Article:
AMP-activated protein kinase inhibits Kv1.5 channel currents of pulmonary arterial myocytes in response to hypoxia and inhibition of mitochondrial oxidative phosphorylation

Javier Moral-Sanz, Amira Mahmoud, Fiona A. Ross, Jodene Eldstrom, David Fedida, D. Grahame Hardie, A. Mark Evans

Research output: Contribution to journalArticlepeer-review

Abstract

Progression of hypoxic pulmonary hypertension is thought to be due, in part, to suppression of voltage-gated potassium channels (Kv) in pulmonary arterial smooth muscle cells (Archer et al. 2004; Michelakis et al. 2004) that is mediated by the inhibition of mitochondrial oxidative phosphorylation (Firth et al. 2009). We sought to determine the role in this process of the AMP-activated protein kinase (AMPK), which is intimately coupled to mitochondrial function due to its activation by LKB1-dependent phosphorylation in response to increases in the cellular AMP:ATP and/or ADP:ATP ratios. Inhibition of complex I of the mitochondrial electron transport chain using phenformin activated AMPK and inhibited Kv currents in pulmonary arterial myocytes, consistent with previously reported effects of mitochondrial inhibitors (Firth et al. 2008). Myocyte Kv currents were also markedly inhibited upon AMPK activation by A769662, AICAR and C13 and by intracellular dialysis from a patch-pipette of activated (thiophosphorylated) recombinant AMPK heterotrimers (α2β2γ1 or α1β1γ1). Hypoxia and inhibitors of mitochondrial oxidative phosphorylation reduced AMPK-sensitive K+ currents, which were also blocked by the selective Kv1.5 blocker DPO-1 but unaffected by the presence of the BKCa channel blocker paxilline. Moreover, recombinant human Kv1.5 channels were phosphorylated by AMPK in cell-free assays, and K+ currents carried by Kv1.5 stably expressed in HEK 293 cells were inhibited by intracellular dialysis of AMPK heterotrimers and by A769662, the effects of which were blocked by compound C. We conclude that AMPK mediates Kv channel inhibition by hypoxia in pulmonary arterial myocytes, at least in part, through phosphorylation of Kv1.5 and/or an associated protein.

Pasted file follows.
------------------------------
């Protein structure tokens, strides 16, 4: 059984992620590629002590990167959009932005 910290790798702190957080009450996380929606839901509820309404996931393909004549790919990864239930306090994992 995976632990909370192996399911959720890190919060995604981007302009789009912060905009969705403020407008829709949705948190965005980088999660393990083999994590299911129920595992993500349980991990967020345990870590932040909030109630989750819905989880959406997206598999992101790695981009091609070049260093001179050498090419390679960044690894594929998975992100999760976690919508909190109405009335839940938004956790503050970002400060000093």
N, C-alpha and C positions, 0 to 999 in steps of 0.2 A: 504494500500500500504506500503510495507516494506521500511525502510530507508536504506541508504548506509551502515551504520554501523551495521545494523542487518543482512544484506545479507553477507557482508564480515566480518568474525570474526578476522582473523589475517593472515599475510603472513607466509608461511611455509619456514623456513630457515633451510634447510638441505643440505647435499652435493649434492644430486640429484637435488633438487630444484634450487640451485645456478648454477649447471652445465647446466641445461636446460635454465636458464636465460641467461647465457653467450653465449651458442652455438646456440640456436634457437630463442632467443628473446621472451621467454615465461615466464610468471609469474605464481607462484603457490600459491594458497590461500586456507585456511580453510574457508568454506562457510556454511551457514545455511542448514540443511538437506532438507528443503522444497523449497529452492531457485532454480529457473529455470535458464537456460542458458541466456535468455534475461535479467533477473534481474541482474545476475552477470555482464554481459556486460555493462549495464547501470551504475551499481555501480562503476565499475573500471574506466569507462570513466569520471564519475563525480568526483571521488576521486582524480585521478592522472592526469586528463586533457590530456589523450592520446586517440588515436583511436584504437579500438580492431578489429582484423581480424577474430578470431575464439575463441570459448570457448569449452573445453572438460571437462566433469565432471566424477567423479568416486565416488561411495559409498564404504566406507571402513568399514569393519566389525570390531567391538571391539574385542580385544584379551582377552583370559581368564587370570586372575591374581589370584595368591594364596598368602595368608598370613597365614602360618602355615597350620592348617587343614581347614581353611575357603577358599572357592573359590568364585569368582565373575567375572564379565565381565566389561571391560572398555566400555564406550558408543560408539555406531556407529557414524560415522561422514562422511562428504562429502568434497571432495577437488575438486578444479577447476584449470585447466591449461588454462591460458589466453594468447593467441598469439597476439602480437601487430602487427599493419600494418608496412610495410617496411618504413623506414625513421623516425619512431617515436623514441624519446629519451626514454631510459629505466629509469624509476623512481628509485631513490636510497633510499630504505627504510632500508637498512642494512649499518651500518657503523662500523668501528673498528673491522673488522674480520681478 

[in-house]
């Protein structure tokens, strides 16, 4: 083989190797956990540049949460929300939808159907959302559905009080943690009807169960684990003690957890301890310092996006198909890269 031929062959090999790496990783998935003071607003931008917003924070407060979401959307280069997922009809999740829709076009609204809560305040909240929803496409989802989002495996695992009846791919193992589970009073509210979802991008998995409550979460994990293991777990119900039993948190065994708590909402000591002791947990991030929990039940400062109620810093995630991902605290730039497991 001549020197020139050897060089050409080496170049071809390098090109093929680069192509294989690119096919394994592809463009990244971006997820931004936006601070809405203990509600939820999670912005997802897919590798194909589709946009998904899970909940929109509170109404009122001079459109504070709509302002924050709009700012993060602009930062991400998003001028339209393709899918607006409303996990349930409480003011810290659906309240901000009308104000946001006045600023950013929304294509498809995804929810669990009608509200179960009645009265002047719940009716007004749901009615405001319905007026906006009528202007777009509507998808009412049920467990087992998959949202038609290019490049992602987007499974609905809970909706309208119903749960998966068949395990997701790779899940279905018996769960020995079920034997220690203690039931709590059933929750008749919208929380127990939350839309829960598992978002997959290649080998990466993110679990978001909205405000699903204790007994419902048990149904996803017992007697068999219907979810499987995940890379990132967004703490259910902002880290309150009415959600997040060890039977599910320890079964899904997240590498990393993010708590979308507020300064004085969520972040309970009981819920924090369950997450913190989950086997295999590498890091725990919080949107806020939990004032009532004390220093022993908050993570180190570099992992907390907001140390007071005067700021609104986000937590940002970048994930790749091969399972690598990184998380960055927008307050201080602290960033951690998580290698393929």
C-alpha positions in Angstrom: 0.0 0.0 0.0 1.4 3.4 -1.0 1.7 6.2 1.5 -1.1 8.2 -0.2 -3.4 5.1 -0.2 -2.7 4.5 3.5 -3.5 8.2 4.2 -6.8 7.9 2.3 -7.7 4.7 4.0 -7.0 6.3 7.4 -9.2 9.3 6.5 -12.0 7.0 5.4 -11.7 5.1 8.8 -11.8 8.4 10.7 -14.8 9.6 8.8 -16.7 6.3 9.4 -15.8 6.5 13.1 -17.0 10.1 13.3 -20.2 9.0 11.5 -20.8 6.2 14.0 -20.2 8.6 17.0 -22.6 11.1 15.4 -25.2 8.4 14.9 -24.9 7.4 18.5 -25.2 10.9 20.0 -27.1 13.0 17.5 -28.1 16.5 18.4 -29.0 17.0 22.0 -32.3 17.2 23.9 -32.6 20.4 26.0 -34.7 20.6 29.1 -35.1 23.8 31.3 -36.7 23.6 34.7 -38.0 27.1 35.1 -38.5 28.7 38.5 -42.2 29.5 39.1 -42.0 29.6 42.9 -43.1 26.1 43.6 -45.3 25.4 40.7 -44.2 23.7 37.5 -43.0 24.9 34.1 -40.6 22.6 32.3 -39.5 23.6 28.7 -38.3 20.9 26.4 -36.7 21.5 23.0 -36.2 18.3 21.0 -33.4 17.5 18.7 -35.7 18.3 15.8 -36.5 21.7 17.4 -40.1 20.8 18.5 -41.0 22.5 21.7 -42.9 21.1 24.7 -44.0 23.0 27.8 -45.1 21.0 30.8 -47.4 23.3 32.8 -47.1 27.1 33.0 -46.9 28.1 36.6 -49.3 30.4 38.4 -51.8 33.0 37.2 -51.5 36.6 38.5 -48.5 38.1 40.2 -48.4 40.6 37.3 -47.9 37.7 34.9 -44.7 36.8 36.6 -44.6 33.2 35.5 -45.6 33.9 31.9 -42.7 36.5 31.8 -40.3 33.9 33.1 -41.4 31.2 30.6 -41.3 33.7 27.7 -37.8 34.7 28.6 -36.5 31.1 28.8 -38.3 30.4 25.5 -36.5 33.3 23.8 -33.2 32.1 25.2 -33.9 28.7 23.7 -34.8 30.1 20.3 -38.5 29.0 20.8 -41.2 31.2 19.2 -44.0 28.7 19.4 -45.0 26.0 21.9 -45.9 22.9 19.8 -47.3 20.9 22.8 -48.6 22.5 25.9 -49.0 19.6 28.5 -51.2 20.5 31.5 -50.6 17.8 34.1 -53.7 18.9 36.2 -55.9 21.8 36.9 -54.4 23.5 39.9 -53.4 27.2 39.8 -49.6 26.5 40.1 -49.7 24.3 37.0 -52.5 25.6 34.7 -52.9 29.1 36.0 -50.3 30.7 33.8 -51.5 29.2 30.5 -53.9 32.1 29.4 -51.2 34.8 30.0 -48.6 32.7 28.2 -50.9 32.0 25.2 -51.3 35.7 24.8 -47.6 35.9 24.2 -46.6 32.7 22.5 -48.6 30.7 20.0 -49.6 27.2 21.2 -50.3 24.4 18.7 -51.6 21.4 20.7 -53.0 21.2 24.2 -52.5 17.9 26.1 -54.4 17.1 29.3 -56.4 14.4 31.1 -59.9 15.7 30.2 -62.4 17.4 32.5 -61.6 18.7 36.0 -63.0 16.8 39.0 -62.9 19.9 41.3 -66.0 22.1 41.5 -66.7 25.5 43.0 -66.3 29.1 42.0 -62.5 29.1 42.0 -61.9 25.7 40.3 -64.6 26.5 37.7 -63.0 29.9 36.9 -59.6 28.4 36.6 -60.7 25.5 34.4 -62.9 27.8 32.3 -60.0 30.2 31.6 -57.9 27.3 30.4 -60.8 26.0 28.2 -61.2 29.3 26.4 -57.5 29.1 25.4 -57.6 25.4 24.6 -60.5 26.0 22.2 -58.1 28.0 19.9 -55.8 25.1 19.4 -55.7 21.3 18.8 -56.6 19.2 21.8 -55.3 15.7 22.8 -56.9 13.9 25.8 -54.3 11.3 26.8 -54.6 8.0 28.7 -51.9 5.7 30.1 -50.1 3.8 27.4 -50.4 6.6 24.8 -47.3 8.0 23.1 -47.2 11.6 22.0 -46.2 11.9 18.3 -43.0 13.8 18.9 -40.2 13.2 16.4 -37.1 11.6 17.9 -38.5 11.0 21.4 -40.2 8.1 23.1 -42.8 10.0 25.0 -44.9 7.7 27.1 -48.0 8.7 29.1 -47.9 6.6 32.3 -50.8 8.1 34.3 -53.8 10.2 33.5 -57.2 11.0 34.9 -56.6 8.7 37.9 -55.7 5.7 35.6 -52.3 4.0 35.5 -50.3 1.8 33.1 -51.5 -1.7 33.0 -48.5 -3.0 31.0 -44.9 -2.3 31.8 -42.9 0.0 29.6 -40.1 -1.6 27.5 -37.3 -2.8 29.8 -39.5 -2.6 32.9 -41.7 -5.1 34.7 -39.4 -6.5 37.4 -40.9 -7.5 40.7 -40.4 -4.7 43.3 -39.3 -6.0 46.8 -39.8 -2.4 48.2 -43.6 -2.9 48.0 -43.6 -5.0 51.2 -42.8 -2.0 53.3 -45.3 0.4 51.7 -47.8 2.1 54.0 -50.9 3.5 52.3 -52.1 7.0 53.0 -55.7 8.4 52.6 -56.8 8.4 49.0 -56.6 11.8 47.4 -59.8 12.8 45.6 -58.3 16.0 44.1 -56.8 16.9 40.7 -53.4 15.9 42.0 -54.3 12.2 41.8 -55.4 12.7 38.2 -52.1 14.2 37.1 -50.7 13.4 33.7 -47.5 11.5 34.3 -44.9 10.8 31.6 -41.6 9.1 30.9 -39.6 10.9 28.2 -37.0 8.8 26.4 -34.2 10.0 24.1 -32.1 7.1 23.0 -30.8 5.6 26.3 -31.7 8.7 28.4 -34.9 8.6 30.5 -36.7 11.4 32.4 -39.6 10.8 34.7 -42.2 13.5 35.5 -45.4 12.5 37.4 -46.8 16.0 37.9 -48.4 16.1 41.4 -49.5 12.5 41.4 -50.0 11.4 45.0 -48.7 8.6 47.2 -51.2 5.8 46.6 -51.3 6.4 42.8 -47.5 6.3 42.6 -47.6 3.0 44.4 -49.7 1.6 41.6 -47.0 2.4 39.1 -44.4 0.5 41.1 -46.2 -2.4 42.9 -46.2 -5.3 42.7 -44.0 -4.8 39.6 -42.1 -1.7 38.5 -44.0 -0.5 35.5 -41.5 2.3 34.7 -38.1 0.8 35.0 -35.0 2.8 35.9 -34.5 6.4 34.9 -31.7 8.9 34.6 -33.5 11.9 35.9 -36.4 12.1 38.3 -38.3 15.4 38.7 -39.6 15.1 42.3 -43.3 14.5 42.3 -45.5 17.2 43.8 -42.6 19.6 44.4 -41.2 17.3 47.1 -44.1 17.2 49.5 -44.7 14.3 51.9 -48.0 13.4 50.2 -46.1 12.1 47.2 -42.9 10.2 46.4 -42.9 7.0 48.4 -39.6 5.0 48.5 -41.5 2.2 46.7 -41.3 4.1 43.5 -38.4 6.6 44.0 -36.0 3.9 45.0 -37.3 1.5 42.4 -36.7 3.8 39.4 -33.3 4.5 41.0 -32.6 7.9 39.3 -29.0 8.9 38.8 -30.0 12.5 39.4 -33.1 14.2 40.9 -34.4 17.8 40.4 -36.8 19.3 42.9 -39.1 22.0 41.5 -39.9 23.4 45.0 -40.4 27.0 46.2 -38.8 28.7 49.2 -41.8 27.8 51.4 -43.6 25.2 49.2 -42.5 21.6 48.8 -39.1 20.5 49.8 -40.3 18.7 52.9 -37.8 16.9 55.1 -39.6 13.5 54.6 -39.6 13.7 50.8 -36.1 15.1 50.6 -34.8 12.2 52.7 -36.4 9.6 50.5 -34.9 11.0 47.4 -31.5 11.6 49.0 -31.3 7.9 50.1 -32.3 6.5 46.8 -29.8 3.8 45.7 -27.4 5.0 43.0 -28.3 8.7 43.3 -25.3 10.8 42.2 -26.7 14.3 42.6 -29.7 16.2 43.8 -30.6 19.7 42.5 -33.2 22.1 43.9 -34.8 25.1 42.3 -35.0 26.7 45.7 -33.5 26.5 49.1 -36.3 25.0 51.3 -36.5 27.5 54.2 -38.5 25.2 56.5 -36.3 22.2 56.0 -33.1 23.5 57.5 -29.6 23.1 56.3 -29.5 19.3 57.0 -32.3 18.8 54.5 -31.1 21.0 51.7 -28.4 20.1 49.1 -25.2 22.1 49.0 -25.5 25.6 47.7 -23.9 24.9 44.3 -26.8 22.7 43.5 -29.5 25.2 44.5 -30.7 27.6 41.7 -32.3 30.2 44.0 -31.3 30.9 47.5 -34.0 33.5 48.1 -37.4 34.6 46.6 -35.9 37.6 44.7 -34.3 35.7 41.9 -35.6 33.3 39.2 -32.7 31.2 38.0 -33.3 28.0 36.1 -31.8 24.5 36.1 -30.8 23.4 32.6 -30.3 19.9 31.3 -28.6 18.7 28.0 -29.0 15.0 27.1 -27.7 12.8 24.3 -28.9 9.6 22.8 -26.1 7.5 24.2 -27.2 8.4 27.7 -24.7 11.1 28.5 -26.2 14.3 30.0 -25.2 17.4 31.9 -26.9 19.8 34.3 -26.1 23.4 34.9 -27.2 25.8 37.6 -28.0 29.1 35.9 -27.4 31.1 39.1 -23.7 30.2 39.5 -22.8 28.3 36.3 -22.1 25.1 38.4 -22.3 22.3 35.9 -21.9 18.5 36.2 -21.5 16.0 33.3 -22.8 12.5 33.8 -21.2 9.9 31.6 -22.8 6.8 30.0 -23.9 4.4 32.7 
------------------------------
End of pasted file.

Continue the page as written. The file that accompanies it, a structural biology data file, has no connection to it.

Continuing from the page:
Original languageEnglish
Pages (from-to)4901-4915
JournalJournal of Physiology
Volume594
Early online date8 Apr 2016
DOIs
Publication statusE-pub ahead of print - 8 Apr 2016

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